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As Call the Midwife examines the issue of thalidomide, curator Selina Hurley explores its history.

Last weekend’s Call the Midwife marked a moment in television history. It was the first time that a major drama programme looked at the issue of thalidomide.

In the late 1950s and early 1960s, thalidomide appeared to be a new wonder drug – a sedative seemingly without any toxic effects.

Thalidomide was available in Britain from 1958 to 1962 for a wide range of conditions, from colds and flu and as a sedative. Britain was just one of 46 countries where thalidomide was available. The drug was marketed as completely safe for pregnant women and for children and could be found in hundreds of products world-wide, under a number of different names.

Pair of artificial legs, Roehampton, England, 1977. Credit: Science Museum
Pair of artificial legs, Roehampton, England, 1977. Credit: Science Museum

However, the drug actually caused thousands of serious birth defects across the world, four hundred of those occurring in the United Kingdom.

The tragic link between the drug and its impacts on foetal development took years to uncover, in part because the effect was only felt when mothers-to-be took the drug during a very specific period of their pregnancy (20-37 days after conception).

As a result of thalidomide, changes were made to the way drugs were marketed, tested and approved both in Britain and across the world.

Long-time readers of this blog will know that Call the Midwife has always had a great resonance with the Science Museum’s medicine collections: from foetal stethoscopes to the appearance of our mobile x-ray van in an episode about tuberculosis screening.

Within the Museum’s collections, we hold a collection of prosthetics made for children affected by thalidomide (such as this pair of artificial legs) and the drug itself.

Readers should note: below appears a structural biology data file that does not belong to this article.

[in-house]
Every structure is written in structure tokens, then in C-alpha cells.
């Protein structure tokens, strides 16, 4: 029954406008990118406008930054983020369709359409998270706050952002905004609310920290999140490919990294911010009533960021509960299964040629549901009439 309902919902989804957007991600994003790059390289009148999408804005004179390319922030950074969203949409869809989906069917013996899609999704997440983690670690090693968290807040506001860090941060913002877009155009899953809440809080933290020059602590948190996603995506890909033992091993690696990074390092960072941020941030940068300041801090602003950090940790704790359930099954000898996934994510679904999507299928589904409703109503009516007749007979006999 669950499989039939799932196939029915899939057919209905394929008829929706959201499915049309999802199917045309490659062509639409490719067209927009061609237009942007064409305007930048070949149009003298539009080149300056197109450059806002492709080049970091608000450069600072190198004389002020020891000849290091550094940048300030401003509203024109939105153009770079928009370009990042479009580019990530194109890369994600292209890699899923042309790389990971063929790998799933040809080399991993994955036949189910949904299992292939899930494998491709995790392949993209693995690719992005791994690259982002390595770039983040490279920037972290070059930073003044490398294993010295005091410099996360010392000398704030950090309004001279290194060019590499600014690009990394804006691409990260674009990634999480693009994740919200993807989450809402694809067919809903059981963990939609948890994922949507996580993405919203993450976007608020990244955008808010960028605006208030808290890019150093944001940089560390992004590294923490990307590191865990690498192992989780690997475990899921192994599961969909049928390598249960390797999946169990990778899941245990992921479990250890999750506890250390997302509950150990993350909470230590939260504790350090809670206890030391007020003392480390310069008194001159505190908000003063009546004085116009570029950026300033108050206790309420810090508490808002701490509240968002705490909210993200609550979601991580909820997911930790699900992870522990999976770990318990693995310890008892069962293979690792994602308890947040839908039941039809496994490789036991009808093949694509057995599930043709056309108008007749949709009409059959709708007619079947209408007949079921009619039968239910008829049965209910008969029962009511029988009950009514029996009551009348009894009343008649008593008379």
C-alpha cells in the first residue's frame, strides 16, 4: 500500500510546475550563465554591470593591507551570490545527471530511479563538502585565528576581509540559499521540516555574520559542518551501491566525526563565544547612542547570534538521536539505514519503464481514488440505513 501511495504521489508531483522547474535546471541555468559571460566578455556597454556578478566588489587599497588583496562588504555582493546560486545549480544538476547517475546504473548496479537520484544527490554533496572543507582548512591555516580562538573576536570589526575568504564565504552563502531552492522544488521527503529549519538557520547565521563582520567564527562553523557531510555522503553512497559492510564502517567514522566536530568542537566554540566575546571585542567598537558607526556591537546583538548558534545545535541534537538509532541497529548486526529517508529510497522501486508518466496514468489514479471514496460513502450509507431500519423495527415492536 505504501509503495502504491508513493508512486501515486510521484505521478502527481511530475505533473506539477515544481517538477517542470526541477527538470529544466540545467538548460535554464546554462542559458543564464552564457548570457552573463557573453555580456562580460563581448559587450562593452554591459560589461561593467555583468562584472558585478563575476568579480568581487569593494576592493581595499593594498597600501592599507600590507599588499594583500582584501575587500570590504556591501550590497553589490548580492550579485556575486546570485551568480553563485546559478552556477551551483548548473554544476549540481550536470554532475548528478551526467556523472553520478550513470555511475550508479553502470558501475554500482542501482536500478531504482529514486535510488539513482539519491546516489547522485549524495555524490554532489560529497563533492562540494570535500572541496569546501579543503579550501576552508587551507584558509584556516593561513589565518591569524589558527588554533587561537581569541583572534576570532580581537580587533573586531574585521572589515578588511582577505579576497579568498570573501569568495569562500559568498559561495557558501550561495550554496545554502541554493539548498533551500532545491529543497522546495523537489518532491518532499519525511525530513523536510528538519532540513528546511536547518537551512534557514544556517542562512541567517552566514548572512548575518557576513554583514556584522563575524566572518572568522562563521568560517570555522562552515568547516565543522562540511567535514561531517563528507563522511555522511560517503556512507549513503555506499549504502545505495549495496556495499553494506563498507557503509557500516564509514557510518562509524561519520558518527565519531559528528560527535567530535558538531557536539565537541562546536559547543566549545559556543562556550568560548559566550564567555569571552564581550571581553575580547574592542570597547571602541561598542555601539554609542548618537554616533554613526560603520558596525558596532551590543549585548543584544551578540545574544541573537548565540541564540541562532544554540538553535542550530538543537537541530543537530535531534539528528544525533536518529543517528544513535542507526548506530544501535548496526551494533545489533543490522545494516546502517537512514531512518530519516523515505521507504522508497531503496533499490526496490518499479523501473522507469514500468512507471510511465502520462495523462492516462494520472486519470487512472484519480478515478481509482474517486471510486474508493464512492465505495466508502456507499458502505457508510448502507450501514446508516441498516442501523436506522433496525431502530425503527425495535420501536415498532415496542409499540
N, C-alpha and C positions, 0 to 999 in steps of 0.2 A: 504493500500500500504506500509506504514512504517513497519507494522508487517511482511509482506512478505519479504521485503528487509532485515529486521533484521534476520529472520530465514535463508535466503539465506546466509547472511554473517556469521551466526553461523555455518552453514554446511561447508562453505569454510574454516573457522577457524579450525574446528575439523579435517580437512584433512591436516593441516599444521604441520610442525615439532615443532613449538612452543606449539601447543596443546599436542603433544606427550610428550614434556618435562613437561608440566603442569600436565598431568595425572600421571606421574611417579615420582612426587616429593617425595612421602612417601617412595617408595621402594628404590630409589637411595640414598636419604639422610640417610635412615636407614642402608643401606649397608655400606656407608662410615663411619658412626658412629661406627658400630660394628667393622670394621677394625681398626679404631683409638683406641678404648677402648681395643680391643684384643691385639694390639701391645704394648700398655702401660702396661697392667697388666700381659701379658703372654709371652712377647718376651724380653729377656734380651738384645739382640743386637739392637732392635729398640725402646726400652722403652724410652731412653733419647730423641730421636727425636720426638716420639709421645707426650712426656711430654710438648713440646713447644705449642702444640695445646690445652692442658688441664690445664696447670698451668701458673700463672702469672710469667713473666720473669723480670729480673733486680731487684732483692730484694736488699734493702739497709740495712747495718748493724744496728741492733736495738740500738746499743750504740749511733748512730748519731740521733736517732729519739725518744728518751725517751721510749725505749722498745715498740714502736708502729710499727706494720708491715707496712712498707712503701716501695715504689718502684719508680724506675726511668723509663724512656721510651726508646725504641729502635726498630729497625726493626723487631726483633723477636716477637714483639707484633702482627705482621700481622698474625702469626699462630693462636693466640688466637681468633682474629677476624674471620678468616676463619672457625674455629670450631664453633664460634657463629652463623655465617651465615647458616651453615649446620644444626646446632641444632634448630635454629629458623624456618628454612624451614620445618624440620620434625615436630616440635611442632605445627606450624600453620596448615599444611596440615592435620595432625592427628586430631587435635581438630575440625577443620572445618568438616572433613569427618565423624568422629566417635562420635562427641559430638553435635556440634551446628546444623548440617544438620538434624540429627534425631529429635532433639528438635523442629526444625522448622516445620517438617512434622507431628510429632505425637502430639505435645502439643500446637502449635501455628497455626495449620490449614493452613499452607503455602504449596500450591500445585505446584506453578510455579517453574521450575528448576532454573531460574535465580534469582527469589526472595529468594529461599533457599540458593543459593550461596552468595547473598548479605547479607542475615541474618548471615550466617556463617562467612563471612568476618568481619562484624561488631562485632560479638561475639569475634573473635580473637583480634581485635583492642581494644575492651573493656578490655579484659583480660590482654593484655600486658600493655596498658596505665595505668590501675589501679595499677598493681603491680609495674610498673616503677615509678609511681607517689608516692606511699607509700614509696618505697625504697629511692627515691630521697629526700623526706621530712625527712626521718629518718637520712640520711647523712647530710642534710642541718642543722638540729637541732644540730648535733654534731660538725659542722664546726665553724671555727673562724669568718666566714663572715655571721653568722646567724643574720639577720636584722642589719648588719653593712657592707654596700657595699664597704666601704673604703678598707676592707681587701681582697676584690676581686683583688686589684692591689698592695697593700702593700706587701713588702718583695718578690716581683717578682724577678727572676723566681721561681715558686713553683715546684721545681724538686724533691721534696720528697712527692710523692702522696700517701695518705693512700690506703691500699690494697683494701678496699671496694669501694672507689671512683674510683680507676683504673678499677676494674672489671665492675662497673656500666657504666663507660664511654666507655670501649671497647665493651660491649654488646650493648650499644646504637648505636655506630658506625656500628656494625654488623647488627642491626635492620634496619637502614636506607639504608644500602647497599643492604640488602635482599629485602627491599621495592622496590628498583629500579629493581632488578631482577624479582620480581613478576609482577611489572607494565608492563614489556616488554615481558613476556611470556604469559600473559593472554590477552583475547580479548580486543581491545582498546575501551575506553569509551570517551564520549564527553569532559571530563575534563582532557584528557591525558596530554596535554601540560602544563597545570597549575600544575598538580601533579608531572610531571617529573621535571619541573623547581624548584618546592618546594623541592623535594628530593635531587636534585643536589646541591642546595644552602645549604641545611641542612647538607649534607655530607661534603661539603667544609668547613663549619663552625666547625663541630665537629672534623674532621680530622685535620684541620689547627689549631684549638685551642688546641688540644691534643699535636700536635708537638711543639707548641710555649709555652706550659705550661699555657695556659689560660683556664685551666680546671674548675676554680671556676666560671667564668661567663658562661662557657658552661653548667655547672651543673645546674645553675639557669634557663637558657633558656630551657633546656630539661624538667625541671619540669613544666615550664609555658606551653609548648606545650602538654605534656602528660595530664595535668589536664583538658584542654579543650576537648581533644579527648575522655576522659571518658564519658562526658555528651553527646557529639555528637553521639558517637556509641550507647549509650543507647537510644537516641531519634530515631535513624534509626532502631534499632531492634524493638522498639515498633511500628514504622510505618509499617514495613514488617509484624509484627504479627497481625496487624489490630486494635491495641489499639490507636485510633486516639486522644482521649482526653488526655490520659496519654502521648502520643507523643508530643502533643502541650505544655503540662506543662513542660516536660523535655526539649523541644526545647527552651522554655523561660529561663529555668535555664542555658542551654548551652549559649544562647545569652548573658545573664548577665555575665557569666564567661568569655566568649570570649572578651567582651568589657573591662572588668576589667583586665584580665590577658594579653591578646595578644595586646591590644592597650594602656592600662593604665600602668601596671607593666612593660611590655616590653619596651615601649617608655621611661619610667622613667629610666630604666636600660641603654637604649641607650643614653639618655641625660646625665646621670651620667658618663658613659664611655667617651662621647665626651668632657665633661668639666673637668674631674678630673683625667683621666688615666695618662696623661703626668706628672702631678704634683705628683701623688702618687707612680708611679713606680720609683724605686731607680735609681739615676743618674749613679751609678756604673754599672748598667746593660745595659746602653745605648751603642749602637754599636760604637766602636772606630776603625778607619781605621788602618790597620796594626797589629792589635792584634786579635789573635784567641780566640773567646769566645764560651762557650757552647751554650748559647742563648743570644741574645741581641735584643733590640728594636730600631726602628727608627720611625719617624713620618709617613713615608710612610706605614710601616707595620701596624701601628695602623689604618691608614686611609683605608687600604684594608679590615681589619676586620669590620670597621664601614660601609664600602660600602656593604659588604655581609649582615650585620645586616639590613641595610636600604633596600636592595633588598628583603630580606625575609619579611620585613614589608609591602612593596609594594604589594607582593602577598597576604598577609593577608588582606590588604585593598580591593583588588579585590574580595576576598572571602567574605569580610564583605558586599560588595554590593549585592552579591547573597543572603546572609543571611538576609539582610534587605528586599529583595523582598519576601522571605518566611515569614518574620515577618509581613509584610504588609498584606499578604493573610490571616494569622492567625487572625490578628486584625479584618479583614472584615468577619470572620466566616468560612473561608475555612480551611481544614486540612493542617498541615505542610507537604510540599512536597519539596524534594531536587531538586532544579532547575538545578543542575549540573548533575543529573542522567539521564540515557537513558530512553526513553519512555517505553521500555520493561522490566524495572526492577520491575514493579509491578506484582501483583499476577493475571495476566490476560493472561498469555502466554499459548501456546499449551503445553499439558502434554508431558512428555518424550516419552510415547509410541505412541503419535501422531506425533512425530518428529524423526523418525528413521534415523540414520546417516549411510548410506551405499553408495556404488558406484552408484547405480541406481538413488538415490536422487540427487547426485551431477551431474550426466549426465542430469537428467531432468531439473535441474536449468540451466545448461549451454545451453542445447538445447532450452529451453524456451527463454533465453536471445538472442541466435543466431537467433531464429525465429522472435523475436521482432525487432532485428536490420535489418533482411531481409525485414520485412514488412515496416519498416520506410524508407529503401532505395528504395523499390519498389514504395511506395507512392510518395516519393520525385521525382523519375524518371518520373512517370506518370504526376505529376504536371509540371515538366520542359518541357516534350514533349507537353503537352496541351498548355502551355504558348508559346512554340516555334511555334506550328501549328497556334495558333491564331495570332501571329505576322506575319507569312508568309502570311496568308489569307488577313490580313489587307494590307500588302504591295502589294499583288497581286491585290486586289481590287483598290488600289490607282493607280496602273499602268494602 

Many children affected by thalidomide rejected the use of prosthetics, as they were heavy, cumbersome, and in many cases, just not needed.

The powerful story of thalidomide will feature in the Science Museum’s new medicine galleries, due to open in 2019.

Visitors to the new galleries will see displays on the drug itself, its impact on families and the pharmaceutical industry and its continued use today, mostly under strictly controlled conditions.

Thalidomide may only have been freely available for a short period of time, but its legacy lives on through people who are living with its effects, and in the safety checks now in place when new medicines are developed.

Thalomid (thalidomide) capsules, United States, 1999. Credit: Science Museum.
Thalomid (thalidomide) capsules, United States, 1999. Credit: Science Museum.

3 comments on “Thalidomide’s legacy

  1. Fascinating read, was it also offered to counteract morning sickness? I thought that Call the midwife, for a lightweight Sunday evening show, handled it really well with a good deal of sensitivity.

  2. Sadly one legacy is that the manufacturer, Grunenthal, refuses to apologise to or compensate all they disabled. The company makes profits in the UK with its painkillers being prescribed to the very people they disabled with chronic pain and who they refuse to support. Surely there is a moral obligation for them to support those they disabled, rather than make money from them?

  3. I work within drug safety and have been aware of the effect that this has had on the industry. With what we know about the issues now, it is nice to see a reminder of how this might have played out at the time.

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